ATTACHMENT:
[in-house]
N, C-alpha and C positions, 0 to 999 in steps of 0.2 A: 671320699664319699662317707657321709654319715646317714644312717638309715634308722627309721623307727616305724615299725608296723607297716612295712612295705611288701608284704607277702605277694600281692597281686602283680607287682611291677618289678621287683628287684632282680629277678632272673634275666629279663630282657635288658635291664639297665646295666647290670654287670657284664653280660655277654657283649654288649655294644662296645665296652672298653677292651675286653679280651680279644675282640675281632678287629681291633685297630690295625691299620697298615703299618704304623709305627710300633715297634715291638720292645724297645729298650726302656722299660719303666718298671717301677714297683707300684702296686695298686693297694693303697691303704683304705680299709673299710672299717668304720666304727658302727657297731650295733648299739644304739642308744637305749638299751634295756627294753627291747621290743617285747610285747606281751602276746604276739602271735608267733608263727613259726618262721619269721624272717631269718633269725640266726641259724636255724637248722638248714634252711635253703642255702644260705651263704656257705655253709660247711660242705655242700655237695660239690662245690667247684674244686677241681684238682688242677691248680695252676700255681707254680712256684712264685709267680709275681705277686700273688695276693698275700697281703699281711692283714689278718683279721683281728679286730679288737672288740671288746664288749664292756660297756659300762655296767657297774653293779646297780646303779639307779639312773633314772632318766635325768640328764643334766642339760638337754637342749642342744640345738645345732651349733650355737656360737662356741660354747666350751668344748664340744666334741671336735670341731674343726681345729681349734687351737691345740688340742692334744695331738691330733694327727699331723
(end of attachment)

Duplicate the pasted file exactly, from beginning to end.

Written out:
[in-house]
N, C-alpha and C positions, 0 to 999 in steps of 0.2 A: 671320699664319699662317707657321709654319715646317714644312717638309715634308722627309721623307727616305724615299725608296723607297716612295712612295705611288701608284704607277702605277694600281692597281686602283680607287682611291677618289678621287683628287684632282680629277678632272673634275666629279663630282657635288658635291664639297665646295666647290670654287670657284664653280660655277654657283649654288649655294644662296645665296652672298653677292651675286653679280651680279644675282640675281632678287629681291633685297630690295625691299620697298615703299618704304623709305627710300633715297634715291638720292645724297645729298650726302656722299660719303666718298671717301677714297683707300684702296686695298686693297694693303697691303704683304705680299709673299710672299717668304720666304727658302727657297731650295733648299739644304739642308744637305749638299751634295756627294753627291747621290743617285747610285747606281751602276746604276739602271735608267733608263727613259726618262721619269721624272717631269718633269725640266726641259724636255724637248722638248714634252711635253703642255702644260705651263704656257705655253709660247711660242705655242700655237695660239690662245690667247684674244686677241681684238682688242677691248680695252676700255681707254680712256684712264685709267680709275681705277686700273688695276693698275700697281703699281711692283714689278718683279721683281728679286730679288737672288740671288746664288749664292756660297756659300762655296767657297774653293779646297780646303779639307779639312773633314772632318766635325768640328764643334766642339760638337754637342749642342744640345738645345732651349733650355737656360737662356741660354747666350751668344748664340744666334741671336735670341731674343726681345729681349734687351737691345740688340742692334744695331738691330733694327727699331723